Physiological adaptation of mangrove tree species, to physiochemical gradients across the intertidal zone, (including hydroperiod and soil salinity), offer clear explanations for zonation patterns in mangroves. For species to function in harsher physiochemical gradients, physiological adaptation is required in order to survive and thrive, and possibly dominate these areas over other less adapted species.
Rather than the shorter periods of inundations and the rapid rate of salinity change as experienced by species residing in the lower intertidal areas, those species residing in the higher intertidal areas and salt marsh margins have adapted to longer periods between inundations (longer constancy levels of dryness), exposure to a higher evaporation rate (leading to higher and more constant levels of salinity in the soil), and longer periods of dehydration and dessication. …/2 3. HYPOTHESIS CITATION REFERENCE
Zonation is a result of each species having its own ‘optima’ along the physiochemical gradient, which controls where that species occurs within the mangrove environment. When physiochemical conditions vary, the distribution of species in particular areas of the gradient is determined by physiological specialisation (Ball 1988; NcKee 1993, 1995). Salinity and frequency of tidal inundation influence the pattern of plant species distributions within tropical tidal forests (Macnae, 1968, 1969; Clarke & Hannon, 1970; Clough, 1984).
Various species change their physiological makeup, in order to adapt to a physiochemical niche in that environment. That change can lead to the domination of species in particular areas. In locations where periods of inundation had the lowest duration, Rhizophoracea Ceriops australis was found to dominate (Crase, Liedloff, Vesk, Burgman, & Wintle, 2013). In recent experiments conducted by Crase, Liedloff, Vesk, Burgman, & Wintle (2013), it was observed that the hydroperiod had the most influence over species dominance.
Soil salinity was observed to be of secondary influence, with the salinity of inundating water being the least influential variable. When one considers the spectre of rising of sea levels due to global warming, and the ensuing changes to the hydroperiod, we must consider the resultant spatial restructuring of species dominance in mangrove communities, and the effects on coastal erosion, mangrove rehabilitation, fisheries, and future coastal development planning and infrastructure. (Crase et al. , 2013).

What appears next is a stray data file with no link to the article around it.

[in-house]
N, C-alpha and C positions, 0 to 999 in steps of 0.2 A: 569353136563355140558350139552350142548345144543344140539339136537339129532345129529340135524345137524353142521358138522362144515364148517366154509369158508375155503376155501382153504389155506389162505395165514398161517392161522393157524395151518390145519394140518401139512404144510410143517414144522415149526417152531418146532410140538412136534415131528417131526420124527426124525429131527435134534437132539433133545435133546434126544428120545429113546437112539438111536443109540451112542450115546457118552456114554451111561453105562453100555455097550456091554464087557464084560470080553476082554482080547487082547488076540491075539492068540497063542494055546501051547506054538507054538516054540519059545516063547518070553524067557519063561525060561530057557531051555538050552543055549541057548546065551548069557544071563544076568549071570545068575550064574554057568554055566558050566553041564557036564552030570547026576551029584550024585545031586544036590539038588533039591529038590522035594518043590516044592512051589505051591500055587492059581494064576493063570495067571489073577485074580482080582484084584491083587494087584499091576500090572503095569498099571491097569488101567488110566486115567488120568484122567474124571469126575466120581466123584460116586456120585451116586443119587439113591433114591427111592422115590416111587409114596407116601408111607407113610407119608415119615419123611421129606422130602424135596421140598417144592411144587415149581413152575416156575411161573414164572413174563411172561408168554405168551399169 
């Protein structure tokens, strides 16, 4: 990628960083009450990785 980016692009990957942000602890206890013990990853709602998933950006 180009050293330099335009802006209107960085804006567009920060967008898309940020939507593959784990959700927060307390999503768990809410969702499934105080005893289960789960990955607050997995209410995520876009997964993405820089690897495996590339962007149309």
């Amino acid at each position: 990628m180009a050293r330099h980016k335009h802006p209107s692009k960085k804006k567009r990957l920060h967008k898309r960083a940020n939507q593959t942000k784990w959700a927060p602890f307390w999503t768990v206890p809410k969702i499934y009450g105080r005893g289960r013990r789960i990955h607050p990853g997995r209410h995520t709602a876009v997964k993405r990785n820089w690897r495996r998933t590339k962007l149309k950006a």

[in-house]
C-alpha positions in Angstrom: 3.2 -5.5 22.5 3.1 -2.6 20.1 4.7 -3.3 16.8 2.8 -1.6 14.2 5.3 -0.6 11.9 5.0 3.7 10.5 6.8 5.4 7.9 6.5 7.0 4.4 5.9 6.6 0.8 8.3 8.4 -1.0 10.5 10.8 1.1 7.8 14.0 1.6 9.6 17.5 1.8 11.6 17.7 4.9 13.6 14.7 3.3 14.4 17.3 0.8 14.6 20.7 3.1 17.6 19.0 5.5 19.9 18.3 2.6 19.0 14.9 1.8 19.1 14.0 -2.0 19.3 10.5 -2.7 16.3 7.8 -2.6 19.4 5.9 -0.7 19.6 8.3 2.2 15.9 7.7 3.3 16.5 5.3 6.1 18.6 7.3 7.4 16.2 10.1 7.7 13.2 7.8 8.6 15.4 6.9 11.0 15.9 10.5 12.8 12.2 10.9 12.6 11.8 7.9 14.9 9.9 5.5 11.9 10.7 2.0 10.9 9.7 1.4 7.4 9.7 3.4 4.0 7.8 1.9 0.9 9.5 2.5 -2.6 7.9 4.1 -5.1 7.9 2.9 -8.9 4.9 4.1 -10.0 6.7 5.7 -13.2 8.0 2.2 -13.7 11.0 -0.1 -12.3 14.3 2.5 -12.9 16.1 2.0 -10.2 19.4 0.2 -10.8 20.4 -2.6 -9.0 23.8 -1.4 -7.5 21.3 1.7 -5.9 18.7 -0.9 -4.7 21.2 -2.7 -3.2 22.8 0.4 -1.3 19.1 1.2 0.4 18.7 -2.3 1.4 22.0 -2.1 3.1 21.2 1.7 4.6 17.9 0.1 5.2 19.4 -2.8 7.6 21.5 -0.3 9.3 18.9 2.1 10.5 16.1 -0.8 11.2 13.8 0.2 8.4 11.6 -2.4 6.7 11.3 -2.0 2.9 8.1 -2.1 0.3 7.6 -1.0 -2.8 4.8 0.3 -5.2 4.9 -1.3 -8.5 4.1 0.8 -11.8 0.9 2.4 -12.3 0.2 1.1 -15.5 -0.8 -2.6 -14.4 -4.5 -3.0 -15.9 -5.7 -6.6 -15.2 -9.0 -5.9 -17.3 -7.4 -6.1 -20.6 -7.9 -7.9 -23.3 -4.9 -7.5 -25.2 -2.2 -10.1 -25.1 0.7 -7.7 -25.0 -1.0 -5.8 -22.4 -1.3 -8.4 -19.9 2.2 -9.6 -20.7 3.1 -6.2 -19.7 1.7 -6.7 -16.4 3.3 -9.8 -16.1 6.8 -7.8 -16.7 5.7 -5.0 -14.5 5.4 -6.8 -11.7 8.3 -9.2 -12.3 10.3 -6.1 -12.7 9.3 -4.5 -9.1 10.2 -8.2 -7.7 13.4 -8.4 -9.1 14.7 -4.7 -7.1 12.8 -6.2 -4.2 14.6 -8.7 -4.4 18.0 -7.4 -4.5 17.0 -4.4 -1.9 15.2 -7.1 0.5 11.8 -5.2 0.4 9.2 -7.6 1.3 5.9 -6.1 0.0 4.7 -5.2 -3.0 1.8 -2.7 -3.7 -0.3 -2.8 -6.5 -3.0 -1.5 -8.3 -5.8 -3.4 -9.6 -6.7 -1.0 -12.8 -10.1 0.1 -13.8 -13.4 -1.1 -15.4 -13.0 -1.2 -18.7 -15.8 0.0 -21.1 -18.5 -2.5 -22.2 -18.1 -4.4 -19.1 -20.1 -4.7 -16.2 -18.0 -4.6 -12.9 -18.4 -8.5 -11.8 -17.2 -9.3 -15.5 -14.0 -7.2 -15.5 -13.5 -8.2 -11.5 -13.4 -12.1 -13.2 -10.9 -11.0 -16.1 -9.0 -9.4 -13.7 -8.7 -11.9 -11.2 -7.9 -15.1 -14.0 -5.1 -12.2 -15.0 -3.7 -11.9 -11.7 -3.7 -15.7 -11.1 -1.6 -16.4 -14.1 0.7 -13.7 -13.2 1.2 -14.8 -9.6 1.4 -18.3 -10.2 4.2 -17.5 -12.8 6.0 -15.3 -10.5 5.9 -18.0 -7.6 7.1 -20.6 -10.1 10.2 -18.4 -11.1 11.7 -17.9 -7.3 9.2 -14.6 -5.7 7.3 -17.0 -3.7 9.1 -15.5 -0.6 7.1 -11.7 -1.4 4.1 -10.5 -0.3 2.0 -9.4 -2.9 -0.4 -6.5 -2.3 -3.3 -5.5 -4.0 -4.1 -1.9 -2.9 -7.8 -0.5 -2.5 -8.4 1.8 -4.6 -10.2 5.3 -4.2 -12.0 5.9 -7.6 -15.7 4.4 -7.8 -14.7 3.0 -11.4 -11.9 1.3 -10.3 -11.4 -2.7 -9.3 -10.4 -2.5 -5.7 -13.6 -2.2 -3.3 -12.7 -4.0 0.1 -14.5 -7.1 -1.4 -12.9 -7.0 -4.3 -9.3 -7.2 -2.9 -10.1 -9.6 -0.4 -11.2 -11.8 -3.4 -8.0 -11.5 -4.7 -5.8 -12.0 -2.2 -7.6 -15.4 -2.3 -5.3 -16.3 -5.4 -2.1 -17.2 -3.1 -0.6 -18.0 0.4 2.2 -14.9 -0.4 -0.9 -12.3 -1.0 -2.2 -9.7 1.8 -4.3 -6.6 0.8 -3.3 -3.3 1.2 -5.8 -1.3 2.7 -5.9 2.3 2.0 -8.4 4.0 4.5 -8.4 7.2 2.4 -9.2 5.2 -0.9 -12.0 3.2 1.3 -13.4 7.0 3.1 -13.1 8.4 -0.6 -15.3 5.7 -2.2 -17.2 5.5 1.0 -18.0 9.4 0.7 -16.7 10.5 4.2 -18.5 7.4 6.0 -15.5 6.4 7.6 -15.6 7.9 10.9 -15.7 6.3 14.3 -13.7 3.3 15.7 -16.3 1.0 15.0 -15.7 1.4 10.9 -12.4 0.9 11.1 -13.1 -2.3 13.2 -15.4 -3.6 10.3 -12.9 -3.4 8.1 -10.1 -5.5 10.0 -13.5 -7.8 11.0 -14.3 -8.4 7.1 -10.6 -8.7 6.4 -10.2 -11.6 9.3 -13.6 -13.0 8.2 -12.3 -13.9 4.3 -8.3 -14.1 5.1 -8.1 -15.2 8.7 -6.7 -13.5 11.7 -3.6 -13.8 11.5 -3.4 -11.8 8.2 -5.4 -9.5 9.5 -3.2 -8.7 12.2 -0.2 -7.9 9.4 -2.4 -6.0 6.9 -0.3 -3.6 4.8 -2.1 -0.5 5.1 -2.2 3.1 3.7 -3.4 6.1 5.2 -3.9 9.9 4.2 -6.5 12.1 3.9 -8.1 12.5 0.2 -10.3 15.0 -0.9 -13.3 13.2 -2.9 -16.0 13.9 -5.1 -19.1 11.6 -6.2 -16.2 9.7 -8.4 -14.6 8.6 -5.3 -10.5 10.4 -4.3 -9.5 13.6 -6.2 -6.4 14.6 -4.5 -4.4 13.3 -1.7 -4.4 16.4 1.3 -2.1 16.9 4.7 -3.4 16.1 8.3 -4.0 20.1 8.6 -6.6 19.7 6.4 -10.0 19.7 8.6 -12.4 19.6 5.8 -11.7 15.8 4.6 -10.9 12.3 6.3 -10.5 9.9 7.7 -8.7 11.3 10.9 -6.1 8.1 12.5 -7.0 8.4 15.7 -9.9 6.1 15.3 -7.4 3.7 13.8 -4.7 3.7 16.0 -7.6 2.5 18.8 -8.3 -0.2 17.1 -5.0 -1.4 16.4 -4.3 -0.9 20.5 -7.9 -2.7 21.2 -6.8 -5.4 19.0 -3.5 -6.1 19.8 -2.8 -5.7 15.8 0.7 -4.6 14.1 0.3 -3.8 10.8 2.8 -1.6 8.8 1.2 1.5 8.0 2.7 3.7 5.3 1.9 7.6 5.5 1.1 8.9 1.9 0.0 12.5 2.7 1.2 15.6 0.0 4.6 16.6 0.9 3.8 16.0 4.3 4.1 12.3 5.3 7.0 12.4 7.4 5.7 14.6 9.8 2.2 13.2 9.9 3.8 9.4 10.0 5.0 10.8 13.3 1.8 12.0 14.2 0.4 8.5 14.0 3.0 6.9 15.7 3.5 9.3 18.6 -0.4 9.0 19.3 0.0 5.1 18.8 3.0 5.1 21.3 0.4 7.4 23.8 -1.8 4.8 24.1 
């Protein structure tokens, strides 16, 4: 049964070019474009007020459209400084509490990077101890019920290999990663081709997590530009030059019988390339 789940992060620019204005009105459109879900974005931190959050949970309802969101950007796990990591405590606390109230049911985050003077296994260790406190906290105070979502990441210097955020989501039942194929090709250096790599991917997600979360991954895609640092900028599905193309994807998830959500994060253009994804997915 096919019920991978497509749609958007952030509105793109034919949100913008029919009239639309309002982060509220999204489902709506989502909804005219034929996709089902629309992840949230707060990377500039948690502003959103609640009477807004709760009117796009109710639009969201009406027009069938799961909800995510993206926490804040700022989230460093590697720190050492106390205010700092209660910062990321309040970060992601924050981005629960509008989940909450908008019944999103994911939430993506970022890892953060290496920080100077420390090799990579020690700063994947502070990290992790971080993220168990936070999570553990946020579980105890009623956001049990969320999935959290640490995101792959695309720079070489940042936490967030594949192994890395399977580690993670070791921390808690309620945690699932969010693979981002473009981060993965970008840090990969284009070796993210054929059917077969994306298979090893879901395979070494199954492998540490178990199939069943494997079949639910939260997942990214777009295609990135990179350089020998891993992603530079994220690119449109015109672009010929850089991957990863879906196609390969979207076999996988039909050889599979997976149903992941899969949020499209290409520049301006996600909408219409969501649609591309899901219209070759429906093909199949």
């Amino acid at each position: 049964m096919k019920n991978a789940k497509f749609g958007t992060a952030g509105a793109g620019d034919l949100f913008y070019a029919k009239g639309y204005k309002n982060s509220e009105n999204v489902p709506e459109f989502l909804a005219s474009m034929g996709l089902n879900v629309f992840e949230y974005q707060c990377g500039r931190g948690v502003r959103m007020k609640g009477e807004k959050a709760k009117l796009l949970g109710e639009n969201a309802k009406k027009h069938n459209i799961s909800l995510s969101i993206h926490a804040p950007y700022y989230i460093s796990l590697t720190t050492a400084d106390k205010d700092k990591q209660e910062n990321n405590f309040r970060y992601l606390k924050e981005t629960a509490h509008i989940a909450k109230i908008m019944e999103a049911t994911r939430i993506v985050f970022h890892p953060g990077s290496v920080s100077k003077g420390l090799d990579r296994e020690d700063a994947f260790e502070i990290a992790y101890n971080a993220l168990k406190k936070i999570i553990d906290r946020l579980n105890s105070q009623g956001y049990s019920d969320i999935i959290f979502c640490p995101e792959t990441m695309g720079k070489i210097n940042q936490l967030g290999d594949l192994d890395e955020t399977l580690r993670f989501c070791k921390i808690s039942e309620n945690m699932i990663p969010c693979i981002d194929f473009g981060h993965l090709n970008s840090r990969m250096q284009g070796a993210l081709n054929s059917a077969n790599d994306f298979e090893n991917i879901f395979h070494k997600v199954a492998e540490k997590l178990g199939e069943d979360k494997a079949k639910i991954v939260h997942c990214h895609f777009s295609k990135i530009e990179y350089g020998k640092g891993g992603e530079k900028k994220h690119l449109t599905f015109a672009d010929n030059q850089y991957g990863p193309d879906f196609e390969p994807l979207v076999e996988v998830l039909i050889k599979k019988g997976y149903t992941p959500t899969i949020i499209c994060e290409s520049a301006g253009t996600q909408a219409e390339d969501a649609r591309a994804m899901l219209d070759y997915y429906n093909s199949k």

REFERENCE LIST Ball M. C. (1988) Ecophysiology of mangroves. Trees 3, 129-142. Clarke L. D. & Hannon N. J. (1970) The mangrove swamp and salt marsh communities of the Sydney district. III. Plant growth in relation to salinity and waterlogging. J. Ecol 58, 351-369. Clough B. F. (1984) Growth and salt balance of the mangroves Avicennia marina (Forsk. ) Vierh. and Rhizophora stylosa Griff. In relation to salinity. Aust. J. Plant Physiol. 11, 419-430. Crase B. , Liedloff A. , Vesk P. , Burgman M. A. amp; Wintle, B. A. (2013) Hydroperiod is the main driver of the spatial pattern of dominance in mangrove communities. Global Ecology and Biogeography, (Global Ecol. Biogeogr. ) 22, 806-817. Macnae W. (1968) A general account of the fauna and flora of the mangrove swamps in the Indo-West-Pacific region. Adv. Mar. Biol. 6, 73-270. Macnae W. (1969) Zonation within mangroves associated with estuaries in North Queensland. Estuaries (ed. by G. E. Lauff) AAAS, Washington, D. C. pp. 432-441. McKee K. L. 1993) Soil physiochemical patterns and mangrove species distribution: reciprocal effects? Journal of Ecology 81, 477-487. McKee K. L. (1995) Seedling recruitment patterns in a Belizean mangrove forest: effects of establishmentability and physico-chemical factors. Oecologia 101, 448-460. …/3 4. 5. In the preceding pages, I have formulated my hypothesis that I believe explains the physiochemical interaction that I have observed. I have presented documented, published and peer reviewed evidence to support my hypothesis, based upon scientific field experiments.
These experiments alone will not definitively prove the validity of my hypothesis, due to a number of other factors not taken into consideration. These may include, but are not limited to: high annual rainfall, mean annual temperature variations, mean annual relative humidity, predation by other species, soil structure, competition, growth of bacteria, pollutants and elevation. Any one of these factors could be contributing to the interaction that I have observed, and can only be determined through further research and experimentation.